Nov 172011
 
Image of Google Buzz

As you may have noticed by now Google Buzz the useful but disastrously deployed Google social stream tool that used to live within the Googlemail interface (and within Google Profiles) is no more.  This is part of a widespread series of consolidations Google have been making to their social media and collaboration tools (as well as the closure of Google Labs), the most notable of which has been their controversial rebrand of services to a new sharp/Google+ inspired look and feel.

Google Buzz was built on the Friendfeed notion of the value of social activity streams – you could feed your blog, tweets, images etc. in automatically and then like or comment on others’ activity. That concept now tends to go by the name “lifestreaming” as that seems to capture the idea nicely though of course it is only a small portion of “life” that is streamed in such tools.

Image of FriendFeed

FriendFeed profile view

The benefit of Google Buzz, Friendfeed and similar systems is that you can have a profile that automatically updates with key content and can then opt in to further interactivity – discussions with friends and contacts, follow up messages etc. However the downside to these tools is that you are not driven to login regularly, to engage in more discussion (rather than one way narrowcasting or broadcasting of content) and you may not use that site as your primary access to any of your contacts updates. As the social networking wars hot up between Google+ and Facebook that hands off updating is losing appeal to social media site operators – anyone accessing a site through a third party app or automatically updating a site via RSS does not need to login, look at advertising on the site, and may not be as likely to stay on site for a long time. It was interesting that Google+ launched as a site that wants you to post updates directly. Just a short while later Facebook have just dropped one of their longer standing features – the Facebook Notes importer driven, presumably, by similar motivations.

The loss of Facebook Notes importing will be particularly noticable for Page administrators who are used to being able to generate automatically updated content through blog posts or Twitter feeds. Individuals may not login and engage if they can import all their updates automatically but organisations are very different beasts: blogs tend to be updated more frequently, activity tends to be checked in a different and more proactive way than personal comments and the importer is used far more widely because of this. It will be interesting to see how page owners adapt to the change – we’ll certainly be switching tack for a few of our Facebook pages here to accommodate the change although the timing for this is good as Google+ pages have just launched so it is likely that we can apply similar updating process to both spaces at least in the short term.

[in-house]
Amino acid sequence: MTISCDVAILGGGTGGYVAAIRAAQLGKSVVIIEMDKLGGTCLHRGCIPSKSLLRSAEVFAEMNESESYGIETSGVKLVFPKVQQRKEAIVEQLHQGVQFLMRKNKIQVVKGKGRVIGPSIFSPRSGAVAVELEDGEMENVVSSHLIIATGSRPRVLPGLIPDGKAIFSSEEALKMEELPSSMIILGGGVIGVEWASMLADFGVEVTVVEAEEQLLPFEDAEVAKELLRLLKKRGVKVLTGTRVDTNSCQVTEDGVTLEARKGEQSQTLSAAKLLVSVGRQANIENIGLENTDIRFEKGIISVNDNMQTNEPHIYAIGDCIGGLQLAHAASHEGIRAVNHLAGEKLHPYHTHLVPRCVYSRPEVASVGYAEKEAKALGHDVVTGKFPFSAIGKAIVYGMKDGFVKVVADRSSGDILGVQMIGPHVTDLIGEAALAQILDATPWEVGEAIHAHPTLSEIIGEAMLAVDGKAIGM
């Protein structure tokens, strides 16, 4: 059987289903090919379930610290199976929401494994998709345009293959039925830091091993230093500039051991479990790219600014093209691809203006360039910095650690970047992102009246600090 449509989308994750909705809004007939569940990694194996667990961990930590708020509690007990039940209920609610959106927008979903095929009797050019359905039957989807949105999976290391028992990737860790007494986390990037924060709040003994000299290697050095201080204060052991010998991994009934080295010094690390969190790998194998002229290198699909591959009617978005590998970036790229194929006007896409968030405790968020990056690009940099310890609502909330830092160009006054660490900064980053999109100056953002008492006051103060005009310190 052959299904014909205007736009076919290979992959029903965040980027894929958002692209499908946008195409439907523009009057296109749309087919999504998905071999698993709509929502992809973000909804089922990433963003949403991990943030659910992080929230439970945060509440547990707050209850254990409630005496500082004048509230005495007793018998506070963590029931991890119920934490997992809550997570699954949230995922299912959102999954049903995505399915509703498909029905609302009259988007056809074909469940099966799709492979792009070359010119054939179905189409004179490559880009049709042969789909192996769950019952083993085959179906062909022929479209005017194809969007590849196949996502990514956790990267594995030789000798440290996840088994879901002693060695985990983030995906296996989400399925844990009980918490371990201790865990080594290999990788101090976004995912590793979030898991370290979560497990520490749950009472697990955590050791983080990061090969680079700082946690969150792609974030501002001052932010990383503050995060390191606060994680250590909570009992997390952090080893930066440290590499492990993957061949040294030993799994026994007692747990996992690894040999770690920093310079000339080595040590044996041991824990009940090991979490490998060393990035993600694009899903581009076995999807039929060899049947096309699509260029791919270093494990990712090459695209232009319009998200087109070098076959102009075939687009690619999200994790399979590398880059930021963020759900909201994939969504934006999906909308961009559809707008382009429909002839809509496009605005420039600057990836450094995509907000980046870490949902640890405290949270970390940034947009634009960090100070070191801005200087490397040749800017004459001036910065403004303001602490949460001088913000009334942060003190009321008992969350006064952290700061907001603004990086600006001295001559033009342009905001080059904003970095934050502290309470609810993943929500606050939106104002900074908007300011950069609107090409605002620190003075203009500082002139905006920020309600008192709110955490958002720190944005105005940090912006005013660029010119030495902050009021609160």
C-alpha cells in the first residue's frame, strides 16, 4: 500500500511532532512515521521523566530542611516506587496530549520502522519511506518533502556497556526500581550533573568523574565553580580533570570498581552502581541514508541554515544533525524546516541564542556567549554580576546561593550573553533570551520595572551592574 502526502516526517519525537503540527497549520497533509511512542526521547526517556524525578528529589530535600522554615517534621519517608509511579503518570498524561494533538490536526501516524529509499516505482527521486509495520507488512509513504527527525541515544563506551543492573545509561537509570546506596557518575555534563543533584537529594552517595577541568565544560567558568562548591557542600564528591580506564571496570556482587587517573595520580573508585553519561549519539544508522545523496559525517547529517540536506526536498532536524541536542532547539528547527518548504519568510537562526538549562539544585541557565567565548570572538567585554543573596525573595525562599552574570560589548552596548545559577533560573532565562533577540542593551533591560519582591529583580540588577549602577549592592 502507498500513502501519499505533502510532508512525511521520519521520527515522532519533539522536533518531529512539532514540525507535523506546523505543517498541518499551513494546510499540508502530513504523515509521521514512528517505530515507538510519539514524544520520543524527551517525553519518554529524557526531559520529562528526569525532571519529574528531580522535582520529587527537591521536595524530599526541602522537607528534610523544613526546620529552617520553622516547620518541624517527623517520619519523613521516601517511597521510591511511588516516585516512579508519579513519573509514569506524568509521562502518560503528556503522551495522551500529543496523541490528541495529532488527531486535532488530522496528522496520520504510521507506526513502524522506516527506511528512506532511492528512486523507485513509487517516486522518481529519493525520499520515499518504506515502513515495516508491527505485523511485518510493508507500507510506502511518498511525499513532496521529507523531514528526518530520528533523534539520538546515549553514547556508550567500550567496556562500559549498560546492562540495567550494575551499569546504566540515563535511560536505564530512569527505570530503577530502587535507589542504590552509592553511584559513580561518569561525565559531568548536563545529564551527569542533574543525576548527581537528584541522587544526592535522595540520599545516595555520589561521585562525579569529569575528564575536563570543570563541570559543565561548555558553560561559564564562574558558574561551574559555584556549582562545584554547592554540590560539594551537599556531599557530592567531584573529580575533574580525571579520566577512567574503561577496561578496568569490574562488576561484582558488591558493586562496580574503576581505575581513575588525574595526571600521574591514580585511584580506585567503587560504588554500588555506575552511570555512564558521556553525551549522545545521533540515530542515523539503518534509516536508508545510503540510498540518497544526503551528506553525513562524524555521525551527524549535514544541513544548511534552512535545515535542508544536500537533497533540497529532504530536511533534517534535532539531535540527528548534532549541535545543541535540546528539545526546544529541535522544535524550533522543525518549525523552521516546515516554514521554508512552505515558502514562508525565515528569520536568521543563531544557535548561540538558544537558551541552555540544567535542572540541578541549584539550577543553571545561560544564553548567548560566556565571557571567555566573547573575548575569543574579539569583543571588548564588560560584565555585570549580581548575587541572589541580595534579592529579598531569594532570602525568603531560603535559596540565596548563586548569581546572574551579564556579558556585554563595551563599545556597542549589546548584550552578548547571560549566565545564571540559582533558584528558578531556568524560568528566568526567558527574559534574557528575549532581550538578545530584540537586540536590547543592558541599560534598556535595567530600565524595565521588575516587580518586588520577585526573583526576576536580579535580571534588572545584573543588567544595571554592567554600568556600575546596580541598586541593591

However the loss of automatic updates  does not mean the lifestream (a term I first came across via the WordPress plugin of the same name) is dead. Mobile social media usage is driving more aggregation – who wants to open 5 apps every time one looks at their phone – with tools like AOL’s Lifestream App, Apples iOS Notifications Centre, and indeed the sorts of social bookmarking-like functionality of Facebook’s own social newspaper reading apps. Blogs too seem likely to hold strong in light of the Facebook Notes changes/wider importing restrictions – some will surely switch to using Notes as a blog (which many users already do), many others will find email subscription a strong alternative and I wouldn’t be surprised to see the linkage between Google+ and Google Reader strengthening (dealing with RSS without a simple UI remains a little too techie for many blog readers).

Image of the Developer Preview of Facebook Timeline

Developer Preview of Facebook Timeline

Also in this space Facebook have launched Timeline – a way to add a narrative arc to your shared materials that reflects a more curated lifestream approach – or perhaps a more visual and social version of blogging. It will be interesting to see how that takes off as it is simultaneously quite appealing and clearly an effort to ensure lock-in to Facebook through investment of time, energy and emotional memory. As talk of the “happy cloud” and reputation management online become more foregrounded it will be particularly interesting to see how users edit their “private activity log” and deal with  editing former partners, friends, colleagues etc. in/out of their personal life stories.

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 November 17, 2011  Posted by at 1:38 pm Social Media News & Resources Tagged with: , , ,  8 Responses »